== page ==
It’s a good time for tours of iconic left-wing plays of half a century ago. The Northern Stage tour of the late Alan Plater’s magnificent piece of agit prop, Close the Coalhouse Door, will soon reach Yorkshire and this week Arnold Wesker’s 1959 classic, Roots, is playing Hull Truck Theatre.

The Plater play will inevitably appear dated (there was a mining industry when it was written), but Roots has dated in a subtler, more insidious way that makes it seem almost patronising. Beatie Bryant returns to her Norfolk home on a visit full of the socialist aesthetic of her London Jewish boyfriend, Ronnie Kahn. She seizes every opportunity to lecture her family on the need for self-improvement and independence of thought, denounce popular culture, leap on a chair to lecture in the manner of Ronnie and emphasise the social gulf between him and them. Meanwhile her family remains mired in stultifying routine, their most interesting observations the regular passing of a vehicle or the re-telling of a tale of illness. Pretty much everything is second-hand, including Beatie’s quotations from Ronnie, until his note cancelling his promised visit frees her tongue and her mind.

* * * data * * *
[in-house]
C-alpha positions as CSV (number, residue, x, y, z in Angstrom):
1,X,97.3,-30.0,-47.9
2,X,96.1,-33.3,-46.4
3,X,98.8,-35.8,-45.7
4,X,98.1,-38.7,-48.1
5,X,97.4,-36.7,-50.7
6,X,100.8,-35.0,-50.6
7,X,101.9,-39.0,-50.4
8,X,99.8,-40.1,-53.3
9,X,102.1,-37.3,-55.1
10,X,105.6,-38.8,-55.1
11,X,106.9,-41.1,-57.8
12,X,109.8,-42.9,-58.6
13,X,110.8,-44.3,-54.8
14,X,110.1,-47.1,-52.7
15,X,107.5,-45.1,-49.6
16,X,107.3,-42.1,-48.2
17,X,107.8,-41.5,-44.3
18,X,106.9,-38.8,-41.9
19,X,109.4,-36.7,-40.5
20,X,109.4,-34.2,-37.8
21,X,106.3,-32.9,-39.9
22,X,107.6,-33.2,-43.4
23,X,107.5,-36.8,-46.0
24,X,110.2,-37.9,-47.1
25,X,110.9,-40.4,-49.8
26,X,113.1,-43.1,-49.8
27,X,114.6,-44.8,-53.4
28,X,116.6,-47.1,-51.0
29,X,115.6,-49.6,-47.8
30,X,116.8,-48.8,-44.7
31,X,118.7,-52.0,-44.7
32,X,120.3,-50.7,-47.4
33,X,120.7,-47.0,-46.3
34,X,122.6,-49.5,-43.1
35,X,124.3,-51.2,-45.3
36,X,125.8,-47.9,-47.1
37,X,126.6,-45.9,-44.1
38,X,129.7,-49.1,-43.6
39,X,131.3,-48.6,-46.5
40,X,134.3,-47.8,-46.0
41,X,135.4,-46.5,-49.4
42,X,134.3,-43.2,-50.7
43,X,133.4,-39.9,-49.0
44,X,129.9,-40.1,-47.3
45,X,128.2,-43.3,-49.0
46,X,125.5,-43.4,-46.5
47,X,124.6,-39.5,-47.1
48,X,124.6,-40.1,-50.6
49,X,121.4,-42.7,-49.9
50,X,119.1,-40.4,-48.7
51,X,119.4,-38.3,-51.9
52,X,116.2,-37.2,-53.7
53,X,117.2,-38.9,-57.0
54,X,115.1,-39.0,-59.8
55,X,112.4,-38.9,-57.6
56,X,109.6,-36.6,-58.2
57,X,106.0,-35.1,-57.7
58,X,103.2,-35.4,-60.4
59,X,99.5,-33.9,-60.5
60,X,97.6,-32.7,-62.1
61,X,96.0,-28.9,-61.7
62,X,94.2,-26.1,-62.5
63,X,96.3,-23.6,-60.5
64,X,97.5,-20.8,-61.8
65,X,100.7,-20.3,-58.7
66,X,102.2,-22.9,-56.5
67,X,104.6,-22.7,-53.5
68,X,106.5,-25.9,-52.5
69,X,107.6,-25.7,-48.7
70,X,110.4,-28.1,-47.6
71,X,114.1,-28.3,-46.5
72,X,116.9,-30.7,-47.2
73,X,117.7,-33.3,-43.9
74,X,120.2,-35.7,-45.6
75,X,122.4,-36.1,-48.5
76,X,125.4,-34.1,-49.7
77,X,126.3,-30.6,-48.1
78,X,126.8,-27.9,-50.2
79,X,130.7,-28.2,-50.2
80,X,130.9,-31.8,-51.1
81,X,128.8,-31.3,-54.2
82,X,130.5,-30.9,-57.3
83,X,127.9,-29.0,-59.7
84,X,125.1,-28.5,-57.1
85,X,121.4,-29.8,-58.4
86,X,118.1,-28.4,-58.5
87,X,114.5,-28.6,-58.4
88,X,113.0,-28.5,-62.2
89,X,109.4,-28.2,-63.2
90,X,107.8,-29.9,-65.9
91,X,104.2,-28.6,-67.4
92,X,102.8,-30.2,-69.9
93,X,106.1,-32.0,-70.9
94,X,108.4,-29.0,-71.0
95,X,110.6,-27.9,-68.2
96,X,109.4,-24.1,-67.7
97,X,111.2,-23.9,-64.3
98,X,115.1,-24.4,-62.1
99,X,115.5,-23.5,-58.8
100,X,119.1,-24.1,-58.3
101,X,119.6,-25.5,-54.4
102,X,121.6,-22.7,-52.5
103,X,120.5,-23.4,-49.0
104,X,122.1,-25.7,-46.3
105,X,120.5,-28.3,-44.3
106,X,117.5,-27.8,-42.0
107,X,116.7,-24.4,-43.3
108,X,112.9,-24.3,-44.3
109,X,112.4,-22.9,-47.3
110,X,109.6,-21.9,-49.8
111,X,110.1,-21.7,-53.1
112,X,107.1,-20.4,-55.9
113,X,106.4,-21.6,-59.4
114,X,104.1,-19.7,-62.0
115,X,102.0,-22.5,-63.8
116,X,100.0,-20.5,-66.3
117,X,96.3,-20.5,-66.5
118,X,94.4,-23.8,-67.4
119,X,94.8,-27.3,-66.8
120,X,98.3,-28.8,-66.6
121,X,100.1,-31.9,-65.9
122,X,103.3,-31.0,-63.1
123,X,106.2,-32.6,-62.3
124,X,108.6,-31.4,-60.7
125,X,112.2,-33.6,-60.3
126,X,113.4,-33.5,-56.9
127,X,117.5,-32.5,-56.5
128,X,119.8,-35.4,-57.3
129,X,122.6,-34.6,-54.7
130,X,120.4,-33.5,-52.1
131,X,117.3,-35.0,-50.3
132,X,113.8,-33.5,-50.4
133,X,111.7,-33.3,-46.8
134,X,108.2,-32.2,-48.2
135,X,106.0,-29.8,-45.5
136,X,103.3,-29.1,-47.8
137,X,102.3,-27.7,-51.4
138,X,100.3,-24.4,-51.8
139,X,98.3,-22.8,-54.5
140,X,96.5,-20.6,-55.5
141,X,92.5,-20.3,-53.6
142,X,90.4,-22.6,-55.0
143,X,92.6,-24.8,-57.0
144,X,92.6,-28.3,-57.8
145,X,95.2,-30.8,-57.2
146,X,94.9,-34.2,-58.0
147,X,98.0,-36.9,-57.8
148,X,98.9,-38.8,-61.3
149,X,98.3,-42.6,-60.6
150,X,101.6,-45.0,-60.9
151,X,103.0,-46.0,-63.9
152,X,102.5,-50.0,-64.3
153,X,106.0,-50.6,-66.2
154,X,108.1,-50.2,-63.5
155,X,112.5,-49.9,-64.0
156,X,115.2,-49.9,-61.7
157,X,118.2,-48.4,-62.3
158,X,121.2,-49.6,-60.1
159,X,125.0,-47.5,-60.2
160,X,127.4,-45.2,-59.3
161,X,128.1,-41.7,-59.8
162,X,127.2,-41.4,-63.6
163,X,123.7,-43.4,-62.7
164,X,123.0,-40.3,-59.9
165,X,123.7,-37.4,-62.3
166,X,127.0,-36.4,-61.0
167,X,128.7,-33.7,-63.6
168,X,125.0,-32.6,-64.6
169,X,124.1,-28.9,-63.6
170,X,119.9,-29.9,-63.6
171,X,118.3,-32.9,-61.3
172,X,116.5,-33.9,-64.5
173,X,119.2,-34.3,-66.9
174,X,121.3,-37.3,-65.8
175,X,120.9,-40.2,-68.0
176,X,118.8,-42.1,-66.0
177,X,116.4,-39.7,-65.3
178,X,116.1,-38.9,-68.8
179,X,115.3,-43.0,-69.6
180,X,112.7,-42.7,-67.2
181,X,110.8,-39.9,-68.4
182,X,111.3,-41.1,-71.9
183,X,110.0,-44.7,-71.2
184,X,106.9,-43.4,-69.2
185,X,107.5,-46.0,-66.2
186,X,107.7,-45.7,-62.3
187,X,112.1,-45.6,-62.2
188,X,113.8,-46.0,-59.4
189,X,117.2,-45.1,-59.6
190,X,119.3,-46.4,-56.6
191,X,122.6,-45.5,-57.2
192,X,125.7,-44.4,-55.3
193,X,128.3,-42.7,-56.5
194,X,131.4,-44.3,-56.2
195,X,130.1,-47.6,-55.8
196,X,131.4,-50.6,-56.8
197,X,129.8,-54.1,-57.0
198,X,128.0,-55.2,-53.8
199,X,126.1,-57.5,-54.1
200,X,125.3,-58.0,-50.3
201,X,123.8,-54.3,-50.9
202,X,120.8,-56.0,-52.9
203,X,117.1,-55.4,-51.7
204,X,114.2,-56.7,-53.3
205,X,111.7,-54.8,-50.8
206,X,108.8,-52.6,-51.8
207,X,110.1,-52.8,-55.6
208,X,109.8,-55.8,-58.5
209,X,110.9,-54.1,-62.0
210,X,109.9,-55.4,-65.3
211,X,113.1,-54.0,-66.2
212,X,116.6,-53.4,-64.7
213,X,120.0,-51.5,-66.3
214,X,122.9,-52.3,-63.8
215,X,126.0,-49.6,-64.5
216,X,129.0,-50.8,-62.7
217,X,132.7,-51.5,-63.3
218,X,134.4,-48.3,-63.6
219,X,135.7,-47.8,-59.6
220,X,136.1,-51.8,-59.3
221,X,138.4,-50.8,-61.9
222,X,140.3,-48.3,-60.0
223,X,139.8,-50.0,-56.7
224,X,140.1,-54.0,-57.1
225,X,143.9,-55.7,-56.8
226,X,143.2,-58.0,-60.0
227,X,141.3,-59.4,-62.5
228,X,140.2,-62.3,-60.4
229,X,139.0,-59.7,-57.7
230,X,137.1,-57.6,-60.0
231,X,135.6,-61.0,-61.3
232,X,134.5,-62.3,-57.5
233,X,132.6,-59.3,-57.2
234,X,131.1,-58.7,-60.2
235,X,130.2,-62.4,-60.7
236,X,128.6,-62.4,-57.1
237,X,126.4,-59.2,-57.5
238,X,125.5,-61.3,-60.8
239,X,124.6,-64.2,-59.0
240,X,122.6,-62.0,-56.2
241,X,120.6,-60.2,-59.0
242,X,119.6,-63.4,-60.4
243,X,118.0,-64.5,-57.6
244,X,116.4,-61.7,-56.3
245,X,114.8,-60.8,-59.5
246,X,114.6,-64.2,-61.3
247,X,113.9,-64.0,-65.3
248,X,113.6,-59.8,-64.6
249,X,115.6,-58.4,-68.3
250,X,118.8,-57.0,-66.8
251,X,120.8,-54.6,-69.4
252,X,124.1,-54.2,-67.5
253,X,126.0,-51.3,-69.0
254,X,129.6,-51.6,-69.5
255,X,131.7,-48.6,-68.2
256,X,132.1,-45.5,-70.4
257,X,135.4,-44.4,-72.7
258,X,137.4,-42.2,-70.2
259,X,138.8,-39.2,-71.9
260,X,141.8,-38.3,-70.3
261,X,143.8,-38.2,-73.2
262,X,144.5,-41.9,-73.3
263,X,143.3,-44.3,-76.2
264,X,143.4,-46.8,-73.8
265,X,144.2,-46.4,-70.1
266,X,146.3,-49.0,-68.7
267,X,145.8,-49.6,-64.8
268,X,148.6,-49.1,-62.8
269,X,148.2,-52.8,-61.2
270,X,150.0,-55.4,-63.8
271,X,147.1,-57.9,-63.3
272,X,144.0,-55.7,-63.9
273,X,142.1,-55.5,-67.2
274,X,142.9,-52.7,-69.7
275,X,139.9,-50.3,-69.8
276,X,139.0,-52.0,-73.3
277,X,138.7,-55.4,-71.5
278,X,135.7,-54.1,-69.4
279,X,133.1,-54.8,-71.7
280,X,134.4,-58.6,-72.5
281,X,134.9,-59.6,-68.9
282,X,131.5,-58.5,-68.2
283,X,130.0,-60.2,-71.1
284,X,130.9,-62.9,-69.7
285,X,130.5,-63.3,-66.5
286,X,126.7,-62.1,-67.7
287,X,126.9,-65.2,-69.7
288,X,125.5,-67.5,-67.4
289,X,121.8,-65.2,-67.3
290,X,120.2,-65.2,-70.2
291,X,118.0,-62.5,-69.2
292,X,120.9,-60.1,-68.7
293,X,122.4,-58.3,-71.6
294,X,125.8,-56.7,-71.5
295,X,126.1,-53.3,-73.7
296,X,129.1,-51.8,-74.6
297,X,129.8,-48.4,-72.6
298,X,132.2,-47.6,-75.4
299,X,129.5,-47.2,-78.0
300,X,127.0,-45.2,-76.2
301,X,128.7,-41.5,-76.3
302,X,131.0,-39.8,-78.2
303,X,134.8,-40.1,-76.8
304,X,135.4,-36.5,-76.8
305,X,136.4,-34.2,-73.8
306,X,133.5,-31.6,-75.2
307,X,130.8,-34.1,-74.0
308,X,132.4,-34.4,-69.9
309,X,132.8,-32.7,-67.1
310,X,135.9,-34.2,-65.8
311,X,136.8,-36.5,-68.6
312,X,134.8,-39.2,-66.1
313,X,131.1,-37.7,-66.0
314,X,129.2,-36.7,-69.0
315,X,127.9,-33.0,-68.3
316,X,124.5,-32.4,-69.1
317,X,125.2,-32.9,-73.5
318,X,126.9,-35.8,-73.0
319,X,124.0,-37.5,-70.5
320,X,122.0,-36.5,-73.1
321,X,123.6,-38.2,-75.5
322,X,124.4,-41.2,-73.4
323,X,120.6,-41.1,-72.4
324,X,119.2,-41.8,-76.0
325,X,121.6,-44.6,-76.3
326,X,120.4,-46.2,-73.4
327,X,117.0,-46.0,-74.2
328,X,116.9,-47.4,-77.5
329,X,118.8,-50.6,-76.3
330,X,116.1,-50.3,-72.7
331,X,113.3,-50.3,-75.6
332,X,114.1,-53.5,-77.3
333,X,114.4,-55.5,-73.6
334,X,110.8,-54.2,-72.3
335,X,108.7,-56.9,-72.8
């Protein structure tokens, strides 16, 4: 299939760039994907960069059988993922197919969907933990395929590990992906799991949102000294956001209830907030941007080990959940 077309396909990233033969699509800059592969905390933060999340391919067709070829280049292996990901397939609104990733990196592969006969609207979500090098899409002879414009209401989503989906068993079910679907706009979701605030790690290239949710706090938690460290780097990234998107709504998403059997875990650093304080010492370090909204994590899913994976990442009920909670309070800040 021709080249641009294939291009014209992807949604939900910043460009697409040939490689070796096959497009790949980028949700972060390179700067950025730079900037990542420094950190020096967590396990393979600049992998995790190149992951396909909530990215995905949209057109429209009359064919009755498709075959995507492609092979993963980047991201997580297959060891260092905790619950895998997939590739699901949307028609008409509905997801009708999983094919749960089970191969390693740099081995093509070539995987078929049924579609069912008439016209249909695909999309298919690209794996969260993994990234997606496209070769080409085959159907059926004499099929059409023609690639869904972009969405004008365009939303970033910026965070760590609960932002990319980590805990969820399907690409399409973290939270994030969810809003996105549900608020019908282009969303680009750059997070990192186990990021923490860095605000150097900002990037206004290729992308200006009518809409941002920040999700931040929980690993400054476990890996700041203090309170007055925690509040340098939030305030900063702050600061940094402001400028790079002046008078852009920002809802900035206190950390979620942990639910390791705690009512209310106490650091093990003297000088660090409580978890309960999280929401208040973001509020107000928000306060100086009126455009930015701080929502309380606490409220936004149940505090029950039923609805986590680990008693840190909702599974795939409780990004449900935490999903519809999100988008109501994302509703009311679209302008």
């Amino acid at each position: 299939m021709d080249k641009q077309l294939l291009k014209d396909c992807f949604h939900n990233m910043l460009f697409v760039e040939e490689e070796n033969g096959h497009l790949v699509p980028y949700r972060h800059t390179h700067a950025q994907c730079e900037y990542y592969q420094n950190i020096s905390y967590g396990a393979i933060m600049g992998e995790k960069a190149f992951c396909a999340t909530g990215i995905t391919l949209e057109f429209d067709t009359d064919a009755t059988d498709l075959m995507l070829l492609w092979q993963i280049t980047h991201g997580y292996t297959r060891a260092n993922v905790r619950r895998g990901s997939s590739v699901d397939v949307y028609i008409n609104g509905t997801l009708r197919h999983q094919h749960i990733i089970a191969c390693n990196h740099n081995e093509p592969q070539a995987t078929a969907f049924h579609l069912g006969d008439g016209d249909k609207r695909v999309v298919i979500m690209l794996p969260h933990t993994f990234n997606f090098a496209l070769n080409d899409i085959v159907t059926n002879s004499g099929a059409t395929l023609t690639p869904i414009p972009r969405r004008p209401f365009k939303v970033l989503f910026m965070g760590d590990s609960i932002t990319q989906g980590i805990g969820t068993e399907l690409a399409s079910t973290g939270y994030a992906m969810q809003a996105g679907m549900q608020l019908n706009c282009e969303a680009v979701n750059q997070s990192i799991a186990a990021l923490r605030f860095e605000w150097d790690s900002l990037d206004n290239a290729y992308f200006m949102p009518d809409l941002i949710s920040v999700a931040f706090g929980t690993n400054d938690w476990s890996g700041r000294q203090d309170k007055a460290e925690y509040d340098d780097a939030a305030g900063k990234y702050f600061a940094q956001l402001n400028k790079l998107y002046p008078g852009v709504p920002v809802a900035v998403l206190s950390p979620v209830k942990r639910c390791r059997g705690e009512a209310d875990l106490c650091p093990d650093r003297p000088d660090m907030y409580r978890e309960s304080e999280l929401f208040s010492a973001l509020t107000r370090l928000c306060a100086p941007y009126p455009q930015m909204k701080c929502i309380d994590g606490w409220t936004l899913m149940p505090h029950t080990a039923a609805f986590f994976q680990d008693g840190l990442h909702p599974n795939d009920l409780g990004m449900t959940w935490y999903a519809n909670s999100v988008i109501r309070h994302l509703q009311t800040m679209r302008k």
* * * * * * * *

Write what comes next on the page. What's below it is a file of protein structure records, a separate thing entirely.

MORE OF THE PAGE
Roots is an important play, almost the originator of “kitchen sink” drama, and makes a brave attempt to convey the rhythms of Norfolk life. I find a problem lies with the characters of Beatie and the non-appearing Ronnie: are they meant to be so tiresome? If so, Wesker deserves high praise for his detachment for they are based on himself and his wife! But I can’t help thinking that, though he is frank about their failings, Wesker admires this unending didacticism. At times the play seems like a dramatisation of Richard Hoggart’s Uses of Literacy which came out only two years before Roots was written.

Andrew Breakwell’s production uses mostly regulars from Colchester’s Mercury Theatre where the tour began and is distinguished by a series of selfless undemonstrative performances from the Norfolk characters, notably Linda Broughton and Roger Delves-Broughton as Beatie’s parents and Gina Isaac as her sister. Charmian Hoare as dialect coach appears to me to have worked wonders with the problematic Norfolk accent. Natasha Rickman ticks all the boxes as Beatie, but it is difficult to visualise this as a part that Joan Plowright declared she would play anywhere. Rickman is intelligent, sympathetic and technically adept, but there is no magic – I wonder if Beatie can possess magic for a 21st century audience. Jane Linz Roberts’ designs are attractively authentic, but seem to have been planned for a differently shaped stage.